As you might have heard, I had an accident. But this post is not about that. All of you have heard way too much about it. Except Curt. I think he wants me to tell him again. Anyway, this is about what happened when I shared my accident with family members, one of which was Annie Griffin, and what she asked me. As I described the moment when my bike hit the truck and that I was listening to my iPod Shuffle (great product, by the way), and that my headphones remained in my ears as I was lying on my back, staring up at the sky wondering what I had broken (nothing, as it turns out), Annie asked me:
"What song were you listening to?"
A fantastic question. Because this could have been, and may still be, a life changing event and I had a soundtrack going as it occurred. At the moment of impact, I was listening to The Chemical Brothers, "The Drugs Won't Help You Know". Not my favorite Chemical Brothers song (my favorite is song #1 in this posts' Playlist, so you have an idea of what they sound like), but it now has the distinct place in my personal history of being 'the-song-that-was-playing-when-the-truck-turned-in-front-of-me-and-I-ran-into-it.' It got me thinking of other life events and the soundtrack that was playing as those events unfolded.
Life Event: Leaving the courthouse in Dallas after the judge declared my divorce was finally legal.
This was a bad moment for me. For 18 months, I had been thinking of this day and kind of looking forward to it and yet when it happened, I had the saddest and heaviest soul that I can remember having. It has to do with something dying. Something going away that at one time, however briefly, meant a great deal to me. And the years of trying to make it work and trying to change and be someone different so I could say I made my marriage work. But it didn't work. And it had to end.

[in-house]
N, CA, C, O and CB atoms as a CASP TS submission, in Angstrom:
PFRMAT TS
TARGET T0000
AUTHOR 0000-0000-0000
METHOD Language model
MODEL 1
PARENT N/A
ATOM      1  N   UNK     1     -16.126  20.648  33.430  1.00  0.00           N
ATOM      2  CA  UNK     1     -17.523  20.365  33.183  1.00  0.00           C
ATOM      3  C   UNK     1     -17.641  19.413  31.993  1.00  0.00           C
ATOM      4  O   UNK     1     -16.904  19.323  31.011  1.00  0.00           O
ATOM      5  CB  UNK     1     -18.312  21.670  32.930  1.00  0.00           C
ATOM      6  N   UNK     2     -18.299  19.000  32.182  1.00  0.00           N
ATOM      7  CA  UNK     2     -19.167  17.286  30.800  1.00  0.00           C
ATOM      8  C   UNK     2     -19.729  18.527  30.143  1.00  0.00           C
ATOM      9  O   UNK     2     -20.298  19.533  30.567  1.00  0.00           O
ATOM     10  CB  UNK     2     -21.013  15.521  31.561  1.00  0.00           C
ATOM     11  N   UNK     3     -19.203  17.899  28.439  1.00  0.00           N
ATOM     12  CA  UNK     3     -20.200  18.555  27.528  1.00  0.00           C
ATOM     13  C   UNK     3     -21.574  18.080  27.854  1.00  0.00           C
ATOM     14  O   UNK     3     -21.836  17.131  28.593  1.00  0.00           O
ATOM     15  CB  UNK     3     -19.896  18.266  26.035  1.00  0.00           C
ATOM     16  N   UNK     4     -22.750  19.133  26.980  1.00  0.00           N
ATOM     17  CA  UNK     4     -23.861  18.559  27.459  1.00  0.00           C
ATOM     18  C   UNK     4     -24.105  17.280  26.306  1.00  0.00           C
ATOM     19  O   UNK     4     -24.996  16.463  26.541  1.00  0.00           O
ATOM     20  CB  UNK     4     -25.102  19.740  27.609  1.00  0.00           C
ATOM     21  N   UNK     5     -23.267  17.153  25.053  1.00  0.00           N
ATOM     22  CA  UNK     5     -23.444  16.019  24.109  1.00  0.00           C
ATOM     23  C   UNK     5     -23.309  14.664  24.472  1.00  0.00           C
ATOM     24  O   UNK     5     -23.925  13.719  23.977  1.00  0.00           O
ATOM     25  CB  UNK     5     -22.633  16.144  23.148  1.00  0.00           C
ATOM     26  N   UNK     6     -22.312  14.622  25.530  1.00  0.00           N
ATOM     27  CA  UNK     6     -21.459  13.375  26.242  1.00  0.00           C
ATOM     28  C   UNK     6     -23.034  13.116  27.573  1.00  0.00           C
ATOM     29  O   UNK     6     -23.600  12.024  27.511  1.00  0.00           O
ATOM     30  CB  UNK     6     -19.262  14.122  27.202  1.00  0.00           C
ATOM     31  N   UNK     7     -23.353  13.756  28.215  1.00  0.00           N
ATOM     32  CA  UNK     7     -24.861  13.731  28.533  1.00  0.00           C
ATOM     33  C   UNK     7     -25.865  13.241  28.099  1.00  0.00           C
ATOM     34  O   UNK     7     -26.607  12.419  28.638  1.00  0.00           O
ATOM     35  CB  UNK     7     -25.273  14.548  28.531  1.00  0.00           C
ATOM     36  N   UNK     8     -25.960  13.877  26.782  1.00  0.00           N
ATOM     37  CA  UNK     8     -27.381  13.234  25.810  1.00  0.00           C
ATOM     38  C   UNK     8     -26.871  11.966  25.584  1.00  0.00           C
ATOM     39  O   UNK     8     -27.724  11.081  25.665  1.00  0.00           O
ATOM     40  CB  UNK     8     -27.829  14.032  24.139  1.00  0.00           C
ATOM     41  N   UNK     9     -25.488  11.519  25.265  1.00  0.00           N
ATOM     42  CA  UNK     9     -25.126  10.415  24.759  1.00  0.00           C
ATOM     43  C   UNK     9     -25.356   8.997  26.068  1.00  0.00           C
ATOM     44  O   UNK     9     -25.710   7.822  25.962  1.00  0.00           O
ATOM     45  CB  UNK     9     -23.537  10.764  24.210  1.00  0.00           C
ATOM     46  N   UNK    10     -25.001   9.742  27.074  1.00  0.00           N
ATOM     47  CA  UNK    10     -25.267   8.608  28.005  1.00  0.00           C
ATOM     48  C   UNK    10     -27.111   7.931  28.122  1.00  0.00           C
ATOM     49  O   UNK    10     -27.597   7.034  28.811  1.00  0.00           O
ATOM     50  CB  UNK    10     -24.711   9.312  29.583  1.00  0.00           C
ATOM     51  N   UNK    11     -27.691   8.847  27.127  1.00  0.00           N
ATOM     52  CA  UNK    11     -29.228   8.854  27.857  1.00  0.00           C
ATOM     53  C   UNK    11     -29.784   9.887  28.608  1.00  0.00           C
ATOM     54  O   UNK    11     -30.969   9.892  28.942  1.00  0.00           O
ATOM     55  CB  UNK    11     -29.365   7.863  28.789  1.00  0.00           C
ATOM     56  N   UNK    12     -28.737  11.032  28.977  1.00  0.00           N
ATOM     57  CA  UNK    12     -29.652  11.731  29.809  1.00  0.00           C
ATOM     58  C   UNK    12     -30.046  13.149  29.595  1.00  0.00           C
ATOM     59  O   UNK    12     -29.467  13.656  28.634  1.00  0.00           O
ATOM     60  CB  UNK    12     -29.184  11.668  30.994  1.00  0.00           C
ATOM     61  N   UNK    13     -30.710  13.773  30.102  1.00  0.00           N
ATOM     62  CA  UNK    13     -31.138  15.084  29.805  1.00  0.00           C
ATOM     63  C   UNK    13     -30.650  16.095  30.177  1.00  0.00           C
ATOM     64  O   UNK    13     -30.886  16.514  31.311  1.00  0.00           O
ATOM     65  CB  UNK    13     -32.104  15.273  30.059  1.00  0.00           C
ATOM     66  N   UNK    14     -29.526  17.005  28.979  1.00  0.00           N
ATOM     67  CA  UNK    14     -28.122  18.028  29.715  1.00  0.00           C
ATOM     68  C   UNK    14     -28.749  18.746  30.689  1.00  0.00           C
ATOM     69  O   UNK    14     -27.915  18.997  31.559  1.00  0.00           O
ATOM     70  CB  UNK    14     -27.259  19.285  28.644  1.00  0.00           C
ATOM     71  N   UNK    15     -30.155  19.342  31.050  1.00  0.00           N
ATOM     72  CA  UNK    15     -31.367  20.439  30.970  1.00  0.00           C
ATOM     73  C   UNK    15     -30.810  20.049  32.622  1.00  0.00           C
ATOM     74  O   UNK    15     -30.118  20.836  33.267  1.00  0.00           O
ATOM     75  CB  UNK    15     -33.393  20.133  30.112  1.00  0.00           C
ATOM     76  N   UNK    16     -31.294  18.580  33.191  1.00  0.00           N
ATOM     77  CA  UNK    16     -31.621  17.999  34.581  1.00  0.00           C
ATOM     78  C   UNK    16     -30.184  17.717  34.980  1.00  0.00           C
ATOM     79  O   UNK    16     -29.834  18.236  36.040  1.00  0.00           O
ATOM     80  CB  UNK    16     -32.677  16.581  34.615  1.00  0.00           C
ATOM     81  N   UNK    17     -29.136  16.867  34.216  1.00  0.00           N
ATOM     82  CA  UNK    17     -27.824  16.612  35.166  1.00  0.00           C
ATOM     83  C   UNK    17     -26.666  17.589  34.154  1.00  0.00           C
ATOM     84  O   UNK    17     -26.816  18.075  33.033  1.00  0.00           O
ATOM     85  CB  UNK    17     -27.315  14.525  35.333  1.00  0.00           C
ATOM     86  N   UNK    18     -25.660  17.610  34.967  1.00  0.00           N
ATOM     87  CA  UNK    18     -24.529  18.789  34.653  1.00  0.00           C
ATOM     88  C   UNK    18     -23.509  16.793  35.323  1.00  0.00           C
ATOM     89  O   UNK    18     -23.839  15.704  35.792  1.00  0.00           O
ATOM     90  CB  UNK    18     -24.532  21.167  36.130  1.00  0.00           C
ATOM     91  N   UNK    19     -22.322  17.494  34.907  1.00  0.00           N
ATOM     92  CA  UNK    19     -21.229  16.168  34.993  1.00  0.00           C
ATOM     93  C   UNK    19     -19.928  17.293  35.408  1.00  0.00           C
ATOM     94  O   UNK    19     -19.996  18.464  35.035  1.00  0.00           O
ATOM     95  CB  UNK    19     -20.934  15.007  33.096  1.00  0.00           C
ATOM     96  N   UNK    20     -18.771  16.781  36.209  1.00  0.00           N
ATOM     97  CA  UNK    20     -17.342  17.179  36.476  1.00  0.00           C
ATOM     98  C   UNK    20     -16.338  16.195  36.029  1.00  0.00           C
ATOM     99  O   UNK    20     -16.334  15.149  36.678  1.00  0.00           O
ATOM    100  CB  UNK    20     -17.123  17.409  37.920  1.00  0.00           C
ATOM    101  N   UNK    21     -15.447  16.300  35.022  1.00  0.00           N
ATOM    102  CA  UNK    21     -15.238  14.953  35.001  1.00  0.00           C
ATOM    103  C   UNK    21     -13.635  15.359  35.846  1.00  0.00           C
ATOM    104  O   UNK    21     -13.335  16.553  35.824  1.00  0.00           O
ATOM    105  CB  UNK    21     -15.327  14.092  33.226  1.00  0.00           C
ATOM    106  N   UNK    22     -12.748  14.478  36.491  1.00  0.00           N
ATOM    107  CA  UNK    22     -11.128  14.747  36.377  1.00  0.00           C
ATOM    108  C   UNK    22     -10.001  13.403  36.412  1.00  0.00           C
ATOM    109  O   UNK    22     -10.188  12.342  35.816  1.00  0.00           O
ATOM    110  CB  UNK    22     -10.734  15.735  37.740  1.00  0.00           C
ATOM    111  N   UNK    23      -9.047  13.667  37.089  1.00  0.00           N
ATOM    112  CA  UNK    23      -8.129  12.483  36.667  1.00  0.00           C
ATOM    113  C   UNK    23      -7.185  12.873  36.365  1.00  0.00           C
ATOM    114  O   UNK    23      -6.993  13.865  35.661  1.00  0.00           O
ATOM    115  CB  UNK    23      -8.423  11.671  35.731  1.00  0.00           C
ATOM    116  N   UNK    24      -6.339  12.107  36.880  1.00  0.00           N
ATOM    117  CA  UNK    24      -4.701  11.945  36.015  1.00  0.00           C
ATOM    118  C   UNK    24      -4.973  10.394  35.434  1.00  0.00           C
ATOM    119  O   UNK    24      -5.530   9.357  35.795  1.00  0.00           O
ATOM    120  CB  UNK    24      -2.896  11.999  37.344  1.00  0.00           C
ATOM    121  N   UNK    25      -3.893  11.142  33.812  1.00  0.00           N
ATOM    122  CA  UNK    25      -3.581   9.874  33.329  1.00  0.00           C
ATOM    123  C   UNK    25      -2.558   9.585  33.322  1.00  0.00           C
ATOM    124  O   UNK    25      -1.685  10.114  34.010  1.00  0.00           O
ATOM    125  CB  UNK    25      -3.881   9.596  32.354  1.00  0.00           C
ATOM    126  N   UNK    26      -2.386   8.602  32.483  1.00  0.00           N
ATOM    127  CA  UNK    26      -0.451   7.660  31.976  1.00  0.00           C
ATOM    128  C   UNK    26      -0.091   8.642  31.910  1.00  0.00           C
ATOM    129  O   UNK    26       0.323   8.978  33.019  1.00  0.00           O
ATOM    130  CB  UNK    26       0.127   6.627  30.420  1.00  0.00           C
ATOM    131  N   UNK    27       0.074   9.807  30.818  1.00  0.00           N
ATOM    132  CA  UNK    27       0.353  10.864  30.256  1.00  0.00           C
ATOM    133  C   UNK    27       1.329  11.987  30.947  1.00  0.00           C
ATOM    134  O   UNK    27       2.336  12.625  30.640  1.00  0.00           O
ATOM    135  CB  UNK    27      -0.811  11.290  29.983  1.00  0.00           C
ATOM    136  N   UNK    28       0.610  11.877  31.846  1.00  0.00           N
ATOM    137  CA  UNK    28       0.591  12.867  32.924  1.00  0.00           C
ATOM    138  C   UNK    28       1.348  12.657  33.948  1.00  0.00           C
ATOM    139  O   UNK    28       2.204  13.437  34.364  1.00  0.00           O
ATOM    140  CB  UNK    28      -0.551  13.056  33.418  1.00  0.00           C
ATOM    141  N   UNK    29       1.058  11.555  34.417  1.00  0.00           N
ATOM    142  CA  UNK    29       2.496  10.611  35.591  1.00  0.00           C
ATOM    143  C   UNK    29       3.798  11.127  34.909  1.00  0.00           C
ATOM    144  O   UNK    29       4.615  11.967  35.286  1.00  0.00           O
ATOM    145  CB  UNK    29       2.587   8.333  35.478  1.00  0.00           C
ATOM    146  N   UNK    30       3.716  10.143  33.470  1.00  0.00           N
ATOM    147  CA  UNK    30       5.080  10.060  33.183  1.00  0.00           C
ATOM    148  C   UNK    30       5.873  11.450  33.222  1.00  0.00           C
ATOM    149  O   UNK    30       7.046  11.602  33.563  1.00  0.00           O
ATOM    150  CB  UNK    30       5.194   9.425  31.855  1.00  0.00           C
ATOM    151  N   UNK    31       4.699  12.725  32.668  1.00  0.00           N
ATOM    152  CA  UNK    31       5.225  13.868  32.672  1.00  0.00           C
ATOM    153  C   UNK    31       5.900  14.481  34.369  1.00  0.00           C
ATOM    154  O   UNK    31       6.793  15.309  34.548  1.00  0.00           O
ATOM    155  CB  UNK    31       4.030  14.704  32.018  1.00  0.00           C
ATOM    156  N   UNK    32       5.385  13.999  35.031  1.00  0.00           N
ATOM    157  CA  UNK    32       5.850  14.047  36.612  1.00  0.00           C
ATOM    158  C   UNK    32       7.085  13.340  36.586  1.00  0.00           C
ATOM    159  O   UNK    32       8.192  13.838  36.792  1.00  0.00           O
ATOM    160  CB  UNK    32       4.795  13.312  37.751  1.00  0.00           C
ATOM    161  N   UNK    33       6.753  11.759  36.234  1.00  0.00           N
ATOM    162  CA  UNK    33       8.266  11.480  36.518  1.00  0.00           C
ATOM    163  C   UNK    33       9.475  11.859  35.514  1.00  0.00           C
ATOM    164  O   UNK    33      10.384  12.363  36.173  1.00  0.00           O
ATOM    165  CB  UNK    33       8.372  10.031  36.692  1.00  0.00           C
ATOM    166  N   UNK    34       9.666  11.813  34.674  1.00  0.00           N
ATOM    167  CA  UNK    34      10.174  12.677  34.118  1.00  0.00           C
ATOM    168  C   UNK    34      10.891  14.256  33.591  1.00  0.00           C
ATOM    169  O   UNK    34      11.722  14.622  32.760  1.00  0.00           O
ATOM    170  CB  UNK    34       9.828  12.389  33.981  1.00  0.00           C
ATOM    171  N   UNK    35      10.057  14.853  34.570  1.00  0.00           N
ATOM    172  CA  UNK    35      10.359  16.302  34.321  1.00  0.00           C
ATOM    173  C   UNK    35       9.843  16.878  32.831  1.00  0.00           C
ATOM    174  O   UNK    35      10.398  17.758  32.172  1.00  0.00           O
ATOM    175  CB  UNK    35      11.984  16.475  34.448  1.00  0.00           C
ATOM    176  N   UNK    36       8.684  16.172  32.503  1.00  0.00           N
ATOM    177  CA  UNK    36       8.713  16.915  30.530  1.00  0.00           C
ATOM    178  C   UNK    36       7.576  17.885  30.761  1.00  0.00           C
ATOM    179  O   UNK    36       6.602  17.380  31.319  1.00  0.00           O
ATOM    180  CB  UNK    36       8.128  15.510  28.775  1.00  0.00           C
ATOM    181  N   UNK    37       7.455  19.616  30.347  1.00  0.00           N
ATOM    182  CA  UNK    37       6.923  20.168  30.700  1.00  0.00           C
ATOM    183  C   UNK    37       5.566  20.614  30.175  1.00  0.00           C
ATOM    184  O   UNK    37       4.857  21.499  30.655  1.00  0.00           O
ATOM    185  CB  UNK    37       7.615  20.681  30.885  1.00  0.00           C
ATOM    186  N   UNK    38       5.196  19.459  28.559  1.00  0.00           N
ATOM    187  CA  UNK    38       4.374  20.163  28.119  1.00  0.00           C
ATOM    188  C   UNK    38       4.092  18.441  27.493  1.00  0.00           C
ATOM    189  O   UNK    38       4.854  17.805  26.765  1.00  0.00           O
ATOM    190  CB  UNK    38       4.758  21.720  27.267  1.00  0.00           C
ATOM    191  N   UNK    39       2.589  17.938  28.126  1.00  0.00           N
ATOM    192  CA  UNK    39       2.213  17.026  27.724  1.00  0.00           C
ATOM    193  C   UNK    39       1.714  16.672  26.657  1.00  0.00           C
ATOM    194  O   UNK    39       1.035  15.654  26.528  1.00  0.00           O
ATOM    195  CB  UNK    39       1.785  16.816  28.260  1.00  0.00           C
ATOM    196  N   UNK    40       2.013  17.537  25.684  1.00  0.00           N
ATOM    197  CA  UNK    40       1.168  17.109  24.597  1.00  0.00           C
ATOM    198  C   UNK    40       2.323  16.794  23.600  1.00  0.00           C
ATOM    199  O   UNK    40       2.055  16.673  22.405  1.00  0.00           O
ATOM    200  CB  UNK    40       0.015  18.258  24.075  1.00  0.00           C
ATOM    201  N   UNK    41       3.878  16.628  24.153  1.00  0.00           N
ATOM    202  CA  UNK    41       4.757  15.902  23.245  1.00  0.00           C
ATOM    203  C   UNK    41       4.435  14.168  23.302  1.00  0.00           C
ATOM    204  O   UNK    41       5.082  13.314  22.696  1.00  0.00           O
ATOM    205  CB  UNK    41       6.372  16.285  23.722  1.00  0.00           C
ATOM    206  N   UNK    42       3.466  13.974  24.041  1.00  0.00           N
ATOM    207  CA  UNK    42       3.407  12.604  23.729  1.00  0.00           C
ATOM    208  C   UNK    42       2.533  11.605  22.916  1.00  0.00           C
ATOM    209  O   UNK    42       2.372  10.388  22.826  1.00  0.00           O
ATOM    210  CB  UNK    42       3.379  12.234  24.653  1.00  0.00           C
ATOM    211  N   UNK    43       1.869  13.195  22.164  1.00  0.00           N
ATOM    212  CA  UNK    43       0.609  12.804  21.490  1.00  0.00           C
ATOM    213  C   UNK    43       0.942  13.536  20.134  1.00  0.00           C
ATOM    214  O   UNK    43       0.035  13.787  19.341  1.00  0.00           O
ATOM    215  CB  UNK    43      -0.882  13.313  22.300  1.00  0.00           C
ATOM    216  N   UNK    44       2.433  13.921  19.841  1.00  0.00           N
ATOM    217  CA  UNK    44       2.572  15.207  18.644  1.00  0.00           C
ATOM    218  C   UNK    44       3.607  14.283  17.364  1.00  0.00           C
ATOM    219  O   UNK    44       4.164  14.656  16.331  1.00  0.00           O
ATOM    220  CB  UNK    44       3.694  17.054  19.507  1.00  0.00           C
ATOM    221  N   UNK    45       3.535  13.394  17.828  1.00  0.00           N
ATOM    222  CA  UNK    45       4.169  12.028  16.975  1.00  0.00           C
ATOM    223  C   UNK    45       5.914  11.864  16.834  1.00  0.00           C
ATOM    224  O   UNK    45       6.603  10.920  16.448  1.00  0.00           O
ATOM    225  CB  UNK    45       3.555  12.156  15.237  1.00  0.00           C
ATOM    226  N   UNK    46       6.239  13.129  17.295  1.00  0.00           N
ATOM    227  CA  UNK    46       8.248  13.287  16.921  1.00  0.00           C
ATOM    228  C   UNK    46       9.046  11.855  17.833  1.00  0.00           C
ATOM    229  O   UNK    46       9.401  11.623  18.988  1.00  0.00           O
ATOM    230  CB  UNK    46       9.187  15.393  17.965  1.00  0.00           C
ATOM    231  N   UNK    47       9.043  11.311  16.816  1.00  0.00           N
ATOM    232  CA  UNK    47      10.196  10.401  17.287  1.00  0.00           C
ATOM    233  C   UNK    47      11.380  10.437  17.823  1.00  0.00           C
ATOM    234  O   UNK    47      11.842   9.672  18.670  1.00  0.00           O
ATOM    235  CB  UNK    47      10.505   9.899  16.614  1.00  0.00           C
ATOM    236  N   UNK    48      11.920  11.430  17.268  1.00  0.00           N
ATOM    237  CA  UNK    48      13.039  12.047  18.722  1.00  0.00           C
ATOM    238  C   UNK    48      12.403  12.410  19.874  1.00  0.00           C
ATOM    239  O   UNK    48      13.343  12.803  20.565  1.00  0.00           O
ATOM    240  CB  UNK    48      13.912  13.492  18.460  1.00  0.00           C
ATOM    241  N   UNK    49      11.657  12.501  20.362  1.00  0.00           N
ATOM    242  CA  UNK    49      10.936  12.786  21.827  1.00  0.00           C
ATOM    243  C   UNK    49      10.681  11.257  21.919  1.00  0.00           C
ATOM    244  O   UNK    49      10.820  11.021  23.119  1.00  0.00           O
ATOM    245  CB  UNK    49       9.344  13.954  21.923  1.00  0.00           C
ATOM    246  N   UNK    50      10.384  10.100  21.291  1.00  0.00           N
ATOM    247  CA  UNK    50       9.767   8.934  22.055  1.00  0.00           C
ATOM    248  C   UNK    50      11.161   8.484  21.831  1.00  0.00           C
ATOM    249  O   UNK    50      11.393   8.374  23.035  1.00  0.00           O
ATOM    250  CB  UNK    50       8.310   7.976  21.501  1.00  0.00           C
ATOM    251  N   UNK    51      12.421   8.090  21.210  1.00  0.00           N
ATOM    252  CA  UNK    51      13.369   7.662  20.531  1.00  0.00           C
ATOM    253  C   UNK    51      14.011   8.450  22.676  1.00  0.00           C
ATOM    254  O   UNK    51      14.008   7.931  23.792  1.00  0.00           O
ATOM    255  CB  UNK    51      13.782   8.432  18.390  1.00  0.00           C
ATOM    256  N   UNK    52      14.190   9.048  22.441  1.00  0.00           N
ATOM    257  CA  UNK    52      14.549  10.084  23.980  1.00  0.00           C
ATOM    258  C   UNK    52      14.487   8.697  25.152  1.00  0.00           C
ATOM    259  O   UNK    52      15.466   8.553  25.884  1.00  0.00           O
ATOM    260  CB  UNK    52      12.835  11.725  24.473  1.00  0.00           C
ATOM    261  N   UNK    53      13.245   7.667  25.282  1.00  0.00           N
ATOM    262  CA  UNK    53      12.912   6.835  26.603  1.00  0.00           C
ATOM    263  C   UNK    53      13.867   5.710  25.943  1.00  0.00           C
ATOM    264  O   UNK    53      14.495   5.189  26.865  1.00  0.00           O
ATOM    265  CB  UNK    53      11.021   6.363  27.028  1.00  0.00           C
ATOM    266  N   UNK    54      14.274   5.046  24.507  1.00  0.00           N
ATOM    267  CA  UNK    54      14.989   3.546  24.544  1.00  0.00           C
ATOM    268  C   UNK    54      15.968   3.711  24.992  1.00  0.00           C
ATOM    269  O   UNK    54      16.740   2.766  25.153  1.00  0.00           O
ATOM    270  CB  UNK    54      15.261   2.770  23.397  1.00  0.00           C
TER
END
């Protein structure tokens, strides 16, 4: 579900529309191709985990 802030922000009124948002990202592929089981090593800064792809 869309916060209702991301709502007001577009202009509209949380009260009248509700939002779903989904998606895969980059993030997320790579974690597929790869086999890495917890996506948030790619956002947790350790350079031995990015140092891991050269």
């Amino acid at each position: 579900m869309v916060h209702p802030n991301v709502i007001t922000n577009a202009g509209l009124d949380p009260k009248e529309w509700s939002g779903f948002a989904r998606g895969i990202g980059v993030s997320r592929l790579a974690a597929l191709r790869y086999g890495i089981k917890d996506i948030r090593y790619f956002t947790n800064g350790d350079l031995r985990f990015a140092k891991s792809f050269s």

So I ended it. The song accompanying my drive away from the courthouse that day was Bad Company's, "Can't Get Enough" (song #2 in Playlist). I drove my stupid gold Ford Ranger down a stupid Dallas freeway and bawled my eyes out while I listened to one of the great rock riffs of all time.
Life Event: The night I knew Jil and I had a future.
We were driving south on 800 East in Orem, early 2002. Probably going to Mom and Dad's but not sure about the destination. One of the things I like to do early on in my relationships with women is play music for them that may potentially scare them away. This tactic has two tremendous benefits: first, if they hate the music then you have to decide if you like them enough, right at that moment, to keep moving things forward or just shut it down; second, if they like the music, you may have a keeper. One of the best bands that can really put your potential gal pal on the spot is none other than Devo. If they can hang with Devo, they can hang period.